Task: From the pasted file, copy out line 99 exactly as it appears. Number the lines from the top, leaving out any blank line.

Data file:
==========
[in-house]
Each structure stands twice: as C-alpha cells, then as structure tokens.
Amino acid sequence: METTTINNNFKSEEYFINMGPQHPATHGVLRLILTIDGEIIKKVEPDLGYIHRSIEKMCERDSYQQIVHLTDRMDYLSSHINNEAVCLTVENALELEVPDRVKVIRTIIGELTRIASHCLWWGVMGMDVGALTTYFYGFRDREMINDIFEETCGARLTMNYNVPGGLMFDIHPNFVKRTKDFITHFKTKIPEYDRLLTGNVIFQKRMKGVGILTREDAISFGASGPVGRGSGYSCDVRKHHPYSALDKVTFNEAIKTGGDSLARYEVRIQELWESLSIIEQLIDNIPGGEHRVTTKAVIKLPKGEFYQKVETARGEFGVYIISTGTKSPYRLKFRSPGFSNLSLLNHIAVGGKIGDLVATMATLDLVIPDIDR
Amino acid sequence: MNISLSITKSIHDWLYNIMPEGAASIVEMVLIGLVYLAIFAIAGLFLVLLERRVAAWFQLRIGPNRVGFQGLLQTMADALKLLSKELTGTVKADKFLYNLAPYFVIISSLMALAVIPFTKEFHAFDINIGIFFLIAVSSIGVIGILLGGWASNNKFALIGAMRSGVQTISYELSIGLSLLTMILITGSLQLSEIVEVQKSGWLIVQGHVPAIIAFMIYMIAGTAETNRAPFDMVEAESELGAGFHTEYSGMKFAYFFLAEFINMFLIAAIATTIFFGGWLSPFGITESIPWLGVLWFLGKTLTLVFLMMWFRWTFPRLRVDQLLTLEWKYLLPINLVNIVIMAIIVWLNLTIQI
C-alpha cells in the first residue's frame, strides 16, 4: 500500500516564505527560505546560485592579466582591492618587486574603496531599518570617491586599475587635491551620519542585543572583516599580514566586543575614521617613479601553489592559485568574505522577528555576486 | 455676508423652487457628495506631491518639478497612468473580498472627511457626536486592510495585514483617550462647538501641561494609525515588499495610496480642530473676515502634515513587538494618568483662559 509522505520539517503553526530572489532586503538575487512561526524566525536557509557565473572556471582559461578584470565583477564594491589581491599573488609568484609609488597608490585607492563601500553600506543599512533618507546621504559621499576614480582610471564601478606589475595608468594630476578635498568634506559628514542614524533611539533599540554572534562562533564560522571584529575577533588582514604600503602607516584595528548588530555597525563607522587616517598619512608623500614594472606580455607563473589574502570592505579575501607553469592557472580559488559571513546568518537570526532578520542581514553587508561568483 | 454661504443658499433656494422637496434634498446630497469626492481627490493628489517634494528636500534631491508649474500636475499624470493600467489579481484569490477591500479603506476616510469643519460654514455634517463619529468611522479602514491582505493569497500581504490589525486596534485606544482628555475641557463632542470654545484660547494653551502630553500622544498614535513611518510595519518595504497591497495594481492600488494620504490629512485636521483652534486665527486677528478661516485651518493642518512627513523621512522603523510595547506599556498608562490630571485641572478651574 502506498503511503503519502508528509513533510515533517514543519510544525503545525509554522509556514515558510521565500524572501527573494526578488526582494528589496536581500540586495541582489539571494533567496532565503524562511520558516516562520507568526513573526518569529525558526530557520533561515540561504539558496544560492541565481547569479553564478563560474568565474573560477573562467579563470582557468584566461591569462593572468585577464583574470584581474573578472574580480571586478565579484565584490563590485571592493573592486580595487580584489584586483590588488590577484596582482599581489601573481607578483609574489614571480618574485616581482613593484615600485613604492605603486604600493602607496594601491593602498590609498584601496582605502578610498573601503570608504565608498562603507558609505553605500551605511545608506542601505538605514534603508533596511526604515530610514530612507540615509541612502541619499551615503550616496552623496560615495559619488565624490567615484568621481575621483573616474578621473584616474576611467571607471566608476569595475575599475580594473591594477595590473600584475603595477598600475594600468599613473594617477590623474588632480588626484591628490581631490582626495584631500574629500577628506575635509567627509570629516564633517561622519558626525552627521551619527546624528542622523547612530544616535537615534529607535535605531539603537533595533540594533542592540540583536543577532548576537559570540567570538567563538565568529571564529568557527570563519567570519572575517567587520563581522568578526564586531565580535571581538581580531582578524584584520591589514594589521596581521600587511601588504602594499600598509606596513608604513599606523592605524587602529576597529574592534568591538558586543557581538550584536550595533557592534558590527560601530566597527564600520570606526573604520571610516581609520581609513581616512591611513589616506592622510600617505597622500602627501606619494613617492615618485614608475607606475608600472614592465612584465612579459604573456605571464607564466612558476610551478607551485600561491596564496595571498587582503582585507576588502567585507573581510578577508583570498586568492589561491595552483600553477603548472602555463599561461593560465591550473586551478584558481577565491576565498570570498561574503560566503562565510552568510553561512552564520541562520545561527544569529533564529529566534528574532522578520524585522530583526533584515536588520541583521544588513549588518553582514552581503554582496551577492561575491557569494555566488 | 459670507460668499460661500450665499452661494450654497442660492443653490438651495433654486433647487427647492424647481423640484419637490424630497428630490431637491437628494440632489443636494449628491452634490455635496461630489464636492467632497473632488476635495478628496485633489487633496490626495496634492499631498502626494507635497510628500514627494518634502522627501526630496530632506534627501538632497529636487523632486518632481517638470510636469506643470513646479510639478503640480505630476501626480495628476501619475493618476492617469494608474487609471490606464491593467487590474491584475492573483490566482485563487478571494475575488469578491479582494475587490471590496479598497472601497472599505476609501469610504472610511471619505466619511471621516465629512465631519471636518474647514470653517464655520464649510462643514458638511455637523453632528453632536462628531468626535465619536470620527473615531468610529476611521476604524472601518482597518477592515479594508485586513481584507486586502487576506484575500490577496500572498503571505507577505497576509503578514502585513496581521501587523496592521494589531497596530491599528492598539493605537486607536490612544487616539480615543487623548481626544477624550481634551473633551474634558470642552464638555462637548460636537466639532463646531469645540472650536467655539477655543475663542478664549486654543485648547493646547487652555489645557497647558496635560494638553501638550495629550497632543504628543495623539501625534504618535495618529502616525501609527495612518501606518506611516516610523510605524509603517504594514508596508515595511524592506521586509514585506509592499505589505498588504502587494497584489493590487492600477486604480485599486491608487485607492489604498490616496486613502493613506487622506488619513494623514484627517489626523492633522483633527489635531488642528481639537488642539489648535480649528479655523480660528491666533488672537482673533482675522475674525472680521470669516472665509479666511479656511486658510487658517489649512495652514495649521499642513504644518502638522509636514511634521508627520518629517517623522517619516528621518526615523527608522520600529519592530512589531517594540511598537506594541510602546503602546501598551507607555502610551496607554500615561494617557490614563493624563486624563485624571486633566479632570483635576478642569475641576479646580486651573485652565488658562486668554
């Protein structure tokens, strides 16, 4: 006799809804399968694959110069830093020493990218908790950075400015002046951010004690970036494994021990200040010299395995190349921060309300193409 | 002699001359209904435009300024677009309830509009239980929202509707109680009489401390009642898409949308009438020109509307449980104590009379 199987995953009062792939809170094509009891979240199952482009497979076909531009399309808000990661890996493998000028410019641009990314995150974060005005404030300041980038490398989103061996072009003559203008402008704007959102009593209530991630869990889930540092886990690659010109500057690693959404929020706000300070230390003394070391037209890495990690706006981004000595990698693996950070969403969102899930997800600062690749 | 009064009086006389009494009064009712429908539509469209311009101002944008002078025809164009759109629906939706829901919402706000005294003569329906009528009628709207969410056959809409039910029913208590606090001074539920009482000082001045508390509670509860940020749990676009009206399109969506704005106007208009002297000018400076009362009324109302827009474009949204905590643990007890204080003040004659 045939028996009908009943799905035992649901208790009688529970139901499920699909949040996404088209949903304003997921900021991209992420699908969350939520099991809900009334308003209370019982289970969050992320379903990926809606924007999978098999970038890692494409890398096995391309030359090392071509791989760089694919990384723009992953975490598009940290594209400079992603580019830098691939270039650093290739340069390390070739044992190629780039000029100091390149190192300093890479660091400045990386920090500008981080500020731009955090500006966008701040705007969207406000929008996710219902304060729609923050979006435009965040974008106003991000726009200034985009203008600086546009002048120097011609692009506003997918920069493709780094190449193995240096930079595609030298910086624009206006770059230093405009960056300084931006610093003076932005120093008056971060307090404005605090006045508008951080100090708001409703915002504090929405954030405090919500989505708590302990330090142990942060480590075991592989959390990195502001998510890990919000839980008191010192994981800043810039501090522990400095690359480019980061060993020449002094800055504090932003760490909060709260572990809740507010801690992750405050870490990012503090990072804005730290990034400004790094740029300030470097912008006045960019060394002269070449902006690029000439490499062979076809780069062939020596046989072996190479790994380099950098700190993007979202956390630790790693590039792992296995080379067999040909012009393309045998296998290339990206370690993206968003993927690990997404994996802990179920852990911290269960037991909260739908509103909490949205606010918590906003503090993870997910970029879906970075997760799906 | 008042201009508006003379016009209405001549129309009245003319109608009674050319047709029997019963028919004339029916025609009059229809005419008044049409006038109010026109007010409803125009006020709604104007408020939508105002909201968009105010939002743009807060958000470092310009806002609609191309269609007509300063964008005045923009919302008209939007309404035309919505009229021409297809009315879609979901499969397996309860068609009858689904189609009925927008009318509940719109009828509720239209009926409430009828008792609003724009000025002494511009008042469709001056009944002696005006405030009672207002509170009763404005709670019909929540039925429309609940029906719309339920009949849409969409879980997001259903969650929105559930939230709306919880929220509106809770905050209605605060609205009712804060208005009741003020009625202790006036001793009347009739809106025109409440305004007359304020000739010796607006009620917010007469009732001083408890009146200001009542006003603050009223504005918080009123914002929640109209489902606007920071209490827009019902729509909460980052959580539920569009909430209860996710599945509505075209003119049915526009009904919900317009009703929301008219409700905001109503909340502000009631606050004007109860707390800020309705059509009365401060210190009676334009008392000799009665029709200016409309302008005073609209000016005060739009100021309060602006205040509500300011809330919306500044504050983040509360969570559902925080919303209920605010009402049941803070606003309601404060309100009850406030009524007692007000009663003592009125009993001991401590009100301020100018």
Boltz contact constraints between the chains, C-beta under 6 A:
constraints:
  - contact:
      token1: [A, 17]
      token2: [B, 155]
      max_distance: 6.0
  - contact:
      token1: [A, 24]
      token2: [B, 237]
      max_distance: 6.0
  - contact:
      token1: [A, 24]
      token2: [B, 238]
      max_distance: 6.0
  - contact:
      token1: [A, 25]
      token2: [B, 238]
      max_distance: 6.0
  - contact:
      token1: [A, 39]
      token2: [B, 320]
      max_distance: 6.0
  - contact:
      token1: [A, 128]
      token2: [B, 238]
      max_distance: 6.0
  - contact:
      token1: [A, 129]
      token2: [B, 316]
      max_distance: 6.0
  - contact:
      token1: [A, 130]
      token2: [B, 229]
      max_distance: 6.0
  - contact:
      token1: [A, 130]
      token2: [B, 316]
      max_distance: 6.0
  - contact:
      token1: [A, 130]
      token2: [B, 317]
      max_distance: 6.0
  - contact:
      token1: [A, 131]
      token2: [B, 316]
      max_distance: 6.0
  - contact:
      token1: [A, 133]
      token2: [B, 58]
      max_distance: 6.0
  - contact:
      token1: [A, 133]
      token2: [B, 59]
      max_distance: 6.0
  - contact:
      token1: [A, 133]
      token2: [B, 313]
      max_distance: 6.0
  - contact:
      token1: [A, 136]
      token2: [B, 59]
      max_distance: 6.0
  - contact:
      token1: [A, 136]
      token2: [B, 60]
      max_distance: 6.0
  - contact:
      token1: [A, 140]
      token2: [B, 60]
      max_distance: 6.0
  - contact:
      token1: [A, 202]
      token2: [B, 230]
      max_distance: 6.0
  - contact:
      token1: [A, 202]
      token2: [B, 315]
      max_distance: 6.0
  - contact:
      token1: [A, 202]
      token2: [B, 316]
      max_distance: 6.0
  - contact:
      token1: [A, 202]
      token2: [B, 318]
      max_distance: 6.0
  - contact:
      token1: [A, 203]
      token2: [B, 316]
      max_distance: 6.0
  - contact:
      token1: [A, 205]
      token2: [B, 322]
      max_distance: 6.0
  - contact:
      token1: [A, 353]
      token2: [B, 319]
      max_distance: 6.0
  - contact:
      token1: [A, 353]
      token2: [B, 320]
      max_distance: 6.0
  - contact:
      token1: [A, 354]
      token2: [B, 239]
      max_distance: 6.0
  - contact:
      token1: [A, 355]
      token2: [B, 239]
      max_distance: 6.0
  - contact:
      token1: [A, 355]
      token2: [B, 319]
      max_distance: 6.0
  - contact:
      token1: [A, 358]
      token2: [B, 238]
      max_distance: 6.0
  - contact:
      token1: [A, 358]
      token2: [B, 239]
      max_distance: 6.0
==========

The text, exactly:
      token2: [B, 322]